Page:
BOSTON - Utilities in the United States increased their spending on energy efficiency programs by 43 percent in 2009, according to a new report from the nonprofit Consortium for Energy Efficiency (CEE), which represents energy efficiency program administrators from across the U.S. and Canada. U.S. utility spending on energy efficiency programs reached $5.3 billion, including $4.4 billion for electric energy efficiency programs and $930 million for natural gas programs.
Spending on natural gas programs increased the most, at 79 percent, while electric programs increased by 38 percent. Utility energy efficiency programs also expanded geographically, as such programs are now offered in 46 states, compared to only 37 states in 2008. The CEE report notes that electric energy efficiency spending grew the fastest in the Southeast and South Central states, with a 76 percent increase to $800 million in 2009. For instance, new legislation in Maryland increased electric energy efficiency spending by a factor of 13, while Kentucky increased its spending by an order of magnitude and Tennessee’s spending increased by a factor of 5. Electric energy efficiency programs focus a majority of their spending on commercial and industrial facilities, while natural gas programs are skewed more toward residential customers.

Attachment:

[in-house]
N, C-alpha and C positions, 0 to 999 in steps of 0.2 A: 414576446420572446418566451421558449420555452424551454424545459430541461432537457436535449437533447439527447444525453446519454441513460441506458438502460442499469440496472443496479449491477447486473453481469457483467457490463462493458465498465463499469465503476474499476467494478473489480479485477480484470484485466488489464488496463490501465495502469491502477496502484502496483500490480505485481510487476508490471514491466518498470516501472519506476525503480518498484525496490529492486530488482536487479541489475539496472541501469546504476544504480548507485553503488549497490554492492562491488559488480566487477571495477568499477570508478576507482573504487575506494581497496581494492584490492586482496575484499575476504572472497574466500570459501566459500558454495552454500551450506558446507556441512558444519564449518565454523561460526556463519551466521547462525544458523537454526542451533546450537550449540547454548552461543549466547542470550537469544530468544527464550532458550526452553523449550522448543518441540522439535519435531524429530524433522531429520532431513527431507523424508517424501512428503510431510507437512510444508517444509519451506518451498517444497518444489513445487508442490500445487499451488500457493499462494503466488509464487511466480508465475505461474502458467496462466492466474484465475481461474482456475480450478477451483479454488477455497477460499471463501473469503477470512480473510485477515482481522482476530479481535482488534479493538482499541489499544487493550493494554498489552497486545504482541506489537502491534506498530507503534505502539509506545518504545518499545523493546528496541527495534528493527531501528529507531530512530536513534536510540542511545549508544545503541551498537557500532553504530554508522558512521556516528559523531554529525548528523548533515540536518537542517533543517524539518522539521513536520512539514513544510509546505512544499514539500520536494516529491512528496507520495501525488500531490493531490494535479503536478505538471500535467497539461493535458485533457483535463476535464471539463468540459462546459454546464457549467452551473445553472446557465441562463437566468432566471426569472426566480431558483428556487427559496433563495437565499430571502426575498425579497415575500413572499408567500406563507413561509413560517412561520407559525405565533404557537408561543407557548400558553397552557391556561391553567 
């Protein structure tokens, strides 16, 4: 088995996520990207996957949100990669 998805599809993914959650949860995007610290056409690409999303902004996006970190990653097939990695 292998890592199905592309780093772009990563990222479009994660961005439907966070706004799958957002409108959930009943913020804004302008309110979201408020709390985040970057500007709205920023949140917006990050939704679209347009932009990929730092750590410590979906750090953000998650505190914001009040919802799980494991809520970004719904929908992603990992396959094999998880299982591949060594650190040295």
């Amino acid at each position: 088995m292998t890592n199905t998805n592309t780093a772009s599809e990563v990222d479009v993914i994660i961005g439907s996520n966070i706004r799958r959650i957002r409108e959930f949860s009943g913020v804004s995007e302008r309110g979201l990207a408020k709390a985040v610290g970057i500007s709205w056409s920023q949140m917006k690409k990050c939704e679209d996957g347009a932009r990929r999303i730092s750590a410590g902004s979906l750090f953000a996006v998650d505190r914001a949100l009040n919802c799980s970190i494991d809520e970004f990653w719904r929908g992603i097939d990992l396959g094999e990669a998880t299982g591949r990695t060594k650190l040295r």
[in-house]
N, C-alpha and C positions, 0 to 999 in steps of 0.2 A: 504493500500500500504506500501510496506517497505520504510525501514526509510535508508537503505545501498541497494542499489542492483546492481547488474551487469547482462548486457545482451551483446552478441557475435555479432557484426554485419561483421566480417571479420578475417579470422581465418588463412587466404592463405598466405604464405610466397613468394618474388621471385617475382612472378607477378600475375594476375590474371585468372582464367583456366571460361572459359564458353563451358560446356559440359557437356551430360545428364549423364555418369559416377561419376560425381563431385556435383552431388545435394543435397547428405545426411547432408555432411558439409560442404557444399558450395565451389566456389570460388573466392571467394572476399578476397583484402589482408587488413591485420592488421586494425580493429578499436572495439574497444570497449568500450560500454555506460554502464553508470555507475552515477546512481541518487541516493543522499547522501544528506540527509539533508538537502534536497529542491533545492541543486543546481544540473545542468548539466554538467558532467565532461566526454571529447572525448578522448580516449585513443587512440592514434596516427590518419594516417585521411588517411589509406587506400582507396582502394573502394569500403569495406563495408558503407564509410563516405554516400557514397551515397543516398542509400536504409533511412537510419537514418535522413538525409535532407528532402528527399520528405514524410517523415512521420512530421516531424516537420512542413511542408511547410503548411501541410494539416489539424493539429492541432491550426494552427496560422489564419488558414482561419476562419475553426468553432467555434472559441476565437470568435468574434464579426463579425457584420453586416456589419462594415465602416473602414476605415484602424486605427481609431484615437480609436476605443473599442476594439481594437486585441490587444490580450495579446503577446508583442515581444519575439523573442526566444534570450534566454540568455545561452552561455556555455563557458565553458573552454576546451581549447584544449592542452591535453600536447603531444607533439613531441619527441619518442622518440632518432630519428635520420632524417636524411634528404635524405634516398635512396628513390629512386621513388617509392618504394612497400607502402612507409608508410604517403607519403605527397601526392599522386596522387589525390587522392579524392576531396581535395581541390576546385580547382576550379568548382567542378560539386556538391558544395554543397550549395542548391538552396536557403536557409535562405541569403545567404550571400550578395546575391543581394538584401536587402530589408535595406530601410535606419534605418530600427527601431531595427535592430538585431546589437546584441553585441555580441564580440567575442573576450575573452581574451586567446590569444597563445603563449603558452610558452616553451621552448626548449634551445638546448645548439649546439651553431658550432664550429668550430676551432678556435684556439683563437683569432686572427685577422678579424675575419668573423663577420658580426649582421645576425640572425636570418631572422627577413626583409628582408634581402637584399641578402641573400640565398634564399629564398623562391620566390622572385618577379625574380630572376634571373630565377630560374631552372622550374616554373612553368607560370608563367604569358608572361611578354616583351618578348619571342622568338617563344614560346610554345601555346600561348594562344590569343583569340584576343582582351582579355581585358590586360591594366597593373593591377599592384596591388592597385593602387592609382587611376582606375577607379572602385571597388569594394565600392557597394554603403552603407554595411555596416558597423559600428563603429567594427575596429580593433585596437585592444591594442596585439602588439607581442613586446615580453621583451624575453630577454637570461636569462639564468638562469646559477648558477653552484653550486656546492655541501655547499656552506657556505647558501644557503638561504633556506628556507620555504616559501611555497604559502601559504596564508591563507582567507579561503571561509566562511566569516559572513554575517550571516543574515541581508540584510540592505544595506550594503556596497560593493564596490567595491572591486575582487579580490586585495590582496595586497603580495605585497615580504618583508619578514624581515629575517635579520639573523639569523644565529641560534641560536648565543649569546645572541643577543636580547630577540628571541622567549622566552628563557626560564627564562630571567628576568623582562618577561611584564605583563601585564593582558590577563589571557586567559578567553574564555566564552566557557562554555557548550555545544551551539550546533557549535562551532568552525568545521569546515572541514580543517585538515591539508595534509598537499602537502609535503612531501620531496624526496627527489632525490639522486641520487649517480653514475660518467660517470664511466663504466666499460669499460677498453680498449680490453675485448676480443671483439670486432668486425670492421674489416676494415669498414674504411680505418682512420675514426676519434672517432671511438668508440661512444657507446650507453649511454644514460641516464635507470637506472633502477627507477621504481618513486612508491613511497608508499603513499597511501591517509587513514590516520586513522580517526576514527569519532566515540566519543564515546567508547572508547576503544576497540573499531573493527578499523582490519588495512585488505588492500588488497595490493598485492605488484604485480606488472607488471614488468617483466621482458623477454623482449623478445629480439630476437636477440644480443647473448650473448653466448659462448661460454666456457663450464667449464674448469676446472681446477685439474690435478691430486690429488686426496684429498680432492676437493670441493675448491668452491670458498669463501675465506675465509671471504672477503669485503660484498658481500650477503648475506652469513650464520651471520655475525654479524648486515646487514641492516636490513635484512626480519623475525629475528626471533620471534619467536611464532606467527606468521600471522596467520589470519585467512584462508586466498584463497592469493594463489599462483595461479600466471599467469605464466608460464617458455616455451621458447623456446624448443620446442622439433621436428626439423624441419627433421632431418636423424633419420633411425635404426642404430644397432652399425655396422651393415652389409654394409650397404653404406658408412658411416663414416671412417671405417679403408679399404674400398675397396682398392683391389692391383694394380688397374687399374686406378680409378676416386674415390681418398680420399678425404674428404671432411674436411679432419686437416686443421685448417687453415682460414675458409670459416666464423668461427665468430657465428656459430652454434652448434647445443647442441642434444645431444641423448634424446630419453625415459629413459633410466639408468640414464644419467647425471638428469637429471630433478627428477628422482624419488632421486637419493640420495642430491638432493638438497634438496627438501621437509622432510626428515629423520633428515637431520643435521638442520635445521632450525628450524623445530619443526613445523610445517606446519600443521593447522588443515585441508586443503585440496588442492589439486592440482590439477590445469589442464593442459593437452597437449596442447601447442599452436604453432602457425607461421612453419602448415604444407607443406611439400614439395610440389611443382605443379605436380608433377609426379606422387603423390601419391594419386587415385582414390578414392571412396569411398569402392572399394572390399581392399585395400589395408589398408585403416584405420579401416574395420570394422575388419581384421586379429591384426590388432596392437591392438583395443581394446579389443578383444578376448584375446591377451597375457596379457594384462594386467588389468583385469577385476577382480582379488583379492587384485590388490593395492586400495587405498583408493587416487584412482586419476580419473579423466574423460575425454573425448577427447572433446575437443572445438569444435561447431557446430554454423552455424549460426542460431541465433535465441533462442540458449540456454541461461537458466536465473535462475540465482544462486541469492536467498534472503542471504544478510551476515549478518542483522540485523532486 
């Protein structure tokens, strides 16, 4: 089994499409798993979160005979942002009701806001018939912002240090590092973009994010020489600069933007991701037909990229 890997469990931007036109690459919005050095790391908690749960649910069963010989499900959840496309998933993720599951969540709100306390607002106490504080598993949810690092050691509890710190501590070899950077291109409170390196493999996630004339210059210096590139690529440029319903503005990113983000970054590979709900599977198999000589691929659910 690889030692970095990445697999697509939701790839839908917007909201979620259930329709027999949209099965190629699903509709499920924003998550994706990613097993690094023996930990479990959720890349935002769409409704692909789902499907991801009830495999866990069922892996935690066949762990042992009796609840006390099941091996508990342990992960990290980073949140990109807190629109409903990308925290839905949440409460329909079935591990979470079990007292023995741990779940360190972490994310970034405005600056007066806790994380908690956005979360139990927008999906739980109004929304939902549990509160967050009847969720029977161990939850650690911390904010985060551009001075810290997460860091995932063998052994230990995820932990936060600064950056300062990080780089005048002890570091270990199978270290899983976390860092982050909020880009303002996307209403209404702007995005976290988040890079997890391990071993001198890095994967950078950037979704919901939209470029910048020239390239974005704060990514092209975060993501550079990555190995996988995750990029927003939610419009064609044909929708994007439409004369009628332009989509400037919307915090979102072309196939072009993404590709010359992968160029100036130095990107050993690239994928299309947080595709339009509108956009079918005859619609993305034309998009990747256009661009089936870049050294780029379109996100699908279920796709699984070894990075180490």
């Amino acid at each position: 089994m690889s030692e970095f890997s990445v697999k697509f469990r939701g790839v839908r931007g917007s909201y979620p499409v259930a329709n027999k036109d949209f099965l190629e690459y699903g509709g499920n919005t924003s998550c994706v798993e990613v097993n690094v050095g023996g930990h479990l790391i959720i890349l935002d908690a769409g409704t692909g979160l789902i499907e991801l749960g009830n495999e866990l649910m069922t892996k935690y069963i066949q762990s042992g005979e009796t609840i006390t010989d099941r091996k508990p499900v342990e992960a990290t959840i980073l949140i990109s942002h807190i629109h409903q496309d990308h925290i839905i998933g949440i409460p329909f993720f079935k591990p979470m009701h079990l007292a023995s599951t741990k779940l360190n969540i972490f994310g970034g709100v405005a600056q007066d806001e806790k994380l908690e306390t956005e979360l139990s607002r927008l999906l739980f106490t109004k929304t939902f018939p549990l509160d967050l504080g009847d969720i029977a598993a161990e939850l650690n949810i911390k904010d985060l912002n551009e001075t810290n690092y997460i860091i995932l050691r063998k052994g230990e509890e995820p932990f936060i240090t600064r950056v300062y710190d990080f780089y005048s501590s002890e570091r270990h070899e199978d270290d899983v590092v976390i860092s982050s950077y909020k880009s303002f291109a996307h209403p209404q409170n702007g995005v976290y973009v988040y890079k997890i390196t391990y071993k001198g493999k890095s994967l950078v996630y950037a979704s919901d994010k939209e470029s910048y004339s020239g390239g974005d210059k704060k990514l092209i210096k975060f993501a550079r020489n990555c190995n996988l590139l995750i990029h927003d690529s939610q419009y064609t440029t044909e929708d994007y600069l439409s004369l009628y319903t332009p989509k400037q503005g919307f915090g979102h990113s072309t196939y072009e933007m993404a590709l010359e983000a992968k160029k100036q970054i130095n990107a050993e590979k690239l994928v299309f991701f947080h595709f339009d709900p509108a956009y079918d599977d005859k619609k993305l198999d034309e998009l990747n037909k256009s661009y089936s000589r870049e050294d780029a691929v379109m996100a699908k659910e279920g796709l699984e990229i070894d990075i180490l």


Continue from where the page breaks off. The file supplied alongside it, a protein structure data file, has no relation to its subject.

For more information, see pages 20-22 (PDF pages 11-12) of the CEE annual report available at www.cee1.org/files/2009CEEAnnualReport.pdf.
March 16, 2010: Utility Spending on Energy Efficiency Programs Increased 43 Percent in 2009
March 16, 2010